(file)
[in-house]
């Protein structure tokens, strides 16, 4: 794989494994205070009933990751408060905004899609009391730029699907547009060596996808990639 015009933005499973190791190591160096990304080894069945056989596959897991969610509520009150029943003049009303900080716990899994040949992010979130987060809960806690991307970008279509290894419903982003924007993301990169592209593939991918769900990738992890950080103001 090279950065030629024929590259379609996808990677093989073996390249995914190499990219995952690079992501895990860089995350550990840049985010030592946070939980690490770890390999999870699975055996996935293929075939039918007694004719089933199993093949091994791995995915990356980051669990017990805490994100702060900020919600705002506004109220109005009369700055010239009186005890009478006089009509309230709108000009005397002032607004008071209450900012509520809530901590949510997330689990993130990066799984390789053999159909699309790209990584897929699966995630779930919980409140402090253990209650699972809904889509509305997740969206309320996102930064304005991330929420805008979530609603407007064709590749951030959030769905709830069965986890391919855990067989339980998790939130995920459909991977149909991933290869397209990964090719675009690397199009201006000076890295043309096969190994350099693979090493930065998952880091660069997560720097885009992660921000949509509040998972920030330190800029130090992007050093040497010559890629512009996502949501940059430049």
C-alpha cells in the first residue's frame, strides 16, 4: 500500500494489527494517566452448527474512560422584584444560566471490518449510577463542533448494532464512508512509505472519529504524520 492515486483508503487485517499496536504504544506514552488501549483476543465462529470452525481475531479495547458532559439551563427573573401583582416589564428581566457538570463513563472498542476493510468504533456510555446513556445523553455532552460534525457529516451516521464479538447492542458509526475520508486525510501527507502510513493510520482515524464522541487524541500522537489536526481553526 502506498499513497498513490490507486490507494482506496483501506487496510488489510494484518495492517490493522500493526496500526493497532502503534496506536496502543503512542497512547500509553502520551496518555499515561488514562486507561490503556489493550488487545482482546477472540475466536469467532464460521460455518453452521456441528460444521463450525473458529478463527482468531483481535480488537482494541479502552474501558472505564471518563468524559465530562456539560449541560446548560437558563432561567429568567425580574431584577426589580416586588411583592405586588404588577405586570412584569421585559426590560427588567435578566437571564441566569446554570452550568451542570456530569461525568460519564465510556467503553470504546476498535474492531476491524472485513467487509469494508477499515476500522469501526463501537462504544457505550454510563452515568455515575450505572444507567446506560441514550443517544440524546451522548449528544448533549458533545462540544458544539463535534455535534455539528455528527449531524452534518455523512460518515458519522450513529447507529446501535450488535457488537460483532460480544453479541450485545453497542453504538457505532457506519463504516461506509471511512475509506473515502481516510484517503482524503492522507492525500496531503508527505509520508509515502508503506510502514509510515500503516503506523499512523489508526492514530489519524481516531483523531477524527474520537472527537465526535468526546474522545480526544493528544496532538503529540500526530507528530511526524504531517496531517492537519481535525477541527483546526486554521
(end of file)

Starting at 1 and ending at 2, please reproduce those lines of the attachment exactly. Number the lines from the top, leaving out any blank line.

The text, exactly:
[in-house]
């Protein structure tokens, strides 16, 4: 794989494994205070009933990751408060905004899609009391730029699907547009060596996808990639 015009933005499973190791190591160096990304080894069945056989596959897991969610509520009150029943003049009303900080716990899994040949992010979130987060809960806690991307970008279509290894419903982003924007993301990169592209593939991918769900990738992890950080103001 090279950065030629024929590259379609996808990677093989073996390249995914190499990219995952690079992501895990860089995350550990840049985010030592946070939980690490770890390999999870699975055996996935293929075939039918007694004719089933199993093949091994791995995915990356980051669990017990805490994100702060900020919600705002506004109220109005009369700055010239009186005890009478006089009509309230709108000009005397002032607004008071209450900012509520809530901590949510997330689990993130990066799984390789053999159909699309790209990584897929699966995630779930919980409140402090253990209650699972809904889509509305997740969206309320996102930064304005991330929420805008979530609603407007064709590749951030959030769905709830069965986890391919855990067989339980998790939130995920459909991977149909991933290869397209990964090719675009690397199009201006000076890295043309096969190994350099693979090493930065998952880091660069997560720097885009992660921000949509509040998972920030330190800029130090992007050093040497010559890629512009996502949501940059430049």